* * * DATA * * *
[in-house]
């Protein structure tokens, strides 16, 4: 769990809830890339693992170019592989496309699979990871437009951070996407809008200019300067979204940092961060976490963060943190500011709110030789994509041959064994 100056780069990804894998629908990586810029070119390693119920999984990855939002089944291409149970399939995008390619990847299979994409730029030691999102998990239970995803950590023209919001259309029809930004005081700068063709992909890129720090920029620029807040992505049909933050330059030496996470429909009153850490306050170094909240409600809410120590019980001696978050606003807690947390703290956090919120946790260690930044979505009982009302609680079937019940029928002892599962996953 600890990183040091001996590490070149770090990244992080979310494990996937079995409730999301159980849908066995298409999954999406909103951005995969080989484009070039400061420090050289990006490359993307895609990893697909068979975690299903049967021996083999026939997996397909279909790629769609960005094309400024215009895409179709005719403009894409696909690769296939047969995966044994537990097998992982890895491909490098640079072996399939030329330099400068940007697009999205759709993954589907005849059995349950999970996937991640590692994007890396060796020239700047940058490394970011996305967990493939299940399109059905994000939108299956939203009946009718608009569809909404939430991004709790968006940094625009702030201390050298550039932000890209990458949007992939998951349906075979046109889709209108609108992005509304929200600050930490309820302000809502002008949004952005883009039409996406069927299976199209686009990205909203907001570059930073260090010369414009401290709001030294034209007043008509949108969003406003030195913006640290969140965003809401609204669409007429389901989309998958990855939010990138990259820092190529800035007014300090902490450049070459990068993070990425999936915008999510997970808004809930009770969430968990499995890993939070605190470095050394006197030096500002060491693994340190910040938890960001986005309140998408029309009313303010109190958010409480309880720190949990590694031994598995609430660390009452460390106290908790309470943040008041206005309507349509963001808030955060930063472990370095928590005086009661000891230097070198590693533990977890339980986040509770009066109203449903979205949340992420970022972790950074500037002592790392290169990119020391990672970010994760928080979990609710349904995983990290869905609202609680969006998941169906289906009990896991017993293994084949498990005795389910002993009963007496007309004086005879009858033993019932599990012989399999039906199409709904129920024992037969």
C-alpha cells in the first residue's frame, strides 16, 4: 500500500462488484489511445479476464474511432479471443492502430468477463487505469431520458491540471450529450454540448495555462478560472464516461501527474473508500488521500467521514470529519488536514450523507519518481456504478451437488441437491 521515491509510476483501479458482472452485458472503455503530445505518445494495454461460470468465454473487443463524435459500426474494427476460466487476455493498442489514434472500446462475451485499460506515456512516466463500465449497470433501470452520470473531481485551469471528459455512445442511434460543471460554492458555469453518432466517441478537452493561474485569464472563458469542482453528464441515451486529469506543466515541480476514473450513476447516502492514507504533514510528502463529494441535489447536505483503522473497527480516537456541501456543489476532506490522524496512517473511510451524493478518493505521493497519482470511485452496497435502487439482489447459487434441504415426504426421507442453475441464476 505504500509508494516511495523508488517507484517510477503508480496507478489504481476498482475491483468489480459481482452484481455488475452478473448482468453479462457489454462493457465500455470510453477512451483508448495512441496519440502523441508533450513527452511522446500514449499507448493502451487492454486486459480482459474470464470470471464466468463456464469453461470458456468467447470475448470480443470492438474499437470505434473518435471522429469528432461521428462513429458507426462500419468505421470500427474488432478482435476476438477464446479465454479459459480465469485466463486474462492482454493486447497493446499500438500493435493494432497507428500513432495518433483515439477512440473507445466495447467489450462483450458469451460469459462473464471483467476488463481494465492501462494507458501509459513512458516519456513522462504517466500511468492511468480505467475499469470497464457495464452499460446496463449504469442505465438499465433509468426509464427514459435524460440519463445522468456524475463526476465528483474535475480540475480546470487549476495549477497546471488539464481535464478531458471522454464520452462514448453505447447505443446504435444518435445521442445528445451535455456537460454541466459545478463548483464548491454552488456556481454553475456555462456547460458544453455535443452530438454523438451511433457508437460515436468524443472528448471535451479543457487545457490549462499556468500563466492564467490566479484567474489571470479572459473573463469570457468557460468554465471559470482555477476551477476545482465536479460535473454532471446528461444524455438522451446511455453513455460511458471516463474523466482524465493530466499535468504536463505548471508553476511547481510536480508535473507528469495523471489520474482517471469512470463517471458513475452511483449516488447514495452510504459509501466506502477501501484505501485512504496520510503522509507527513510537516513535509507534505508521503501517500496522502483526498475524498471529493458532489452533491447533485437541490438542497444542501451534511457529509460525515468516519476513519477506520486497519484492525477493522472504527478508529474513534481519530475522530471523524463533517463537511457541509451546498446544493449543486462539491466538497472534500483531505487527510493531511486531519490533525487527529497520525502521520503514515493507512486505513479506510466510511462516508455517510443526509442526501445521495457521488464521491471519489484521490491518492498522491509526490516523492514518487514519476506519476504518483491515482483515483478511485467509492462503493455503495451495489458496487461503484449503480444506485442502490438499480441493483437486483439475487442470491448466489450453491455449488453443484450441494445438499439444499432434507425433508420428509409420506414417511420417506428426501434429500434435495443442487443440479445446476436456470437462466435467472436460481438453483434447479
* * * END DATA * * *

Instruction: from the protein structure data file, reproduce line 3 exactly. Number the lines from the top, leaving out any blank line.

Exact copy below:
C-alpha cells in the first residue's frame, strides 16, 4: 500500500462488484489511445479476464474511432479471443492502430468477463487505469431520458491540471450529450454540448495555462478560472464516461501527474473508500488521500467521514470529519488536514450523507519518481456504478451437488441437491 521515491509510476483501479458482472452485458472503455503530445505518445494495454461460470468465454473487443463524435459500426474494427476460466487476455493498442489514434472500446462475451485499460506515456512516466463500465449497470433501470452520470473531481485551469471528459455512445442511434460543471460554492458555469453518432466517441478537452493561474485569464472563458469542482453528464441515451486529469506543466515541480476514473450513476447516502492514507504533514510528502463529494441535489447536505483503522473497527480516537456541501456543489476532506490522524496512517473511510451524493478518493505521493497519482470511485452496497435502487439482489447459487434441504415426504426421507442453475441464476 505504500509508494516511495523508488517507484517510477503508480496507478489504481476498482475491483468489480459481482452484481455488475452478473448482468453479462457489454462493457465500455470510453477512451483508448495512441496519440502523441508533450513527452511522446500514449499507448493502451487492454486486459480482459474470464470470471464466468463456464469453461470458456468467447470475448470480443470492438474499437470505434473518435471522429469528432461521428462513429458507426462500419468505421470500427474488432478482435476476438477464446479465454479459459480465469485466463486474462492482454493486447497493446499500438500493435493494432497507428500513432495518433483515439477512440473507445466495447467489450462483450458469451460469459462473464471483467476488463481494465492501462494507458501509459513512458516519456513522462504517466500511468492511468480505467475499469470497464457495464452499460446496463449504469442505465438499465433509468426509464427514459435524460440519463445522468456524475463526476465528483474535475480540475480546470487549476495549477497546471488539464481535464478531458471522454464520452462514448453505447447505443446504435444518435445521442445528445451535455456537460454541466459545478463548483464548491454552488456556481454553475456555462456547460458544453455535443452530438454523438451511433457508437460515436468524443472528448471535451479543457487545457490549462499556468500563466492564467490566479484567474489571470479572459473573463469570457468557460468554465471559470482555477476551477476545482465536479460535473454532471446528461444524455438522451446511455453513455460511458471516463474523466482524465493530466499535468504536463505548471508553476511547481510536480508535473507528469495523471489520474482517471469512470463517471458513475452511483449516488447514495452510504459509501466506502477501501484505501485512504496520510503522509507527513510537516513535509507534505508521503501517500496522502483526498475524498471529493458532489452533491447533485437541490438542497444542501451534511457529509460525515468516519476513519477506520486497519484492525477493522472504527478508529474513534481519530475522530471523524463533517463537511457541509451546498446544493449543486462539491466538497472534500483531505487527510493531511486531519490533525487527529497520525502521520503514515493507512486505513479506510466510511462516508455517510443526509442526501445521495457521488464521491471519489484521490491518492498522491509526490516523492514518487514519476506519476504518483491515482483515483478511485467509492462503493455503495451495489458496487461503484449503480444506485442502490438499480441493483437486483439475487442470491448466489450453491455449488453443484450441494445438499439444499432434507425433508420428509409420506414417511420417506428426501434429500434435495443442487443440479445446476436456470437462466435467472436460481438453483434447479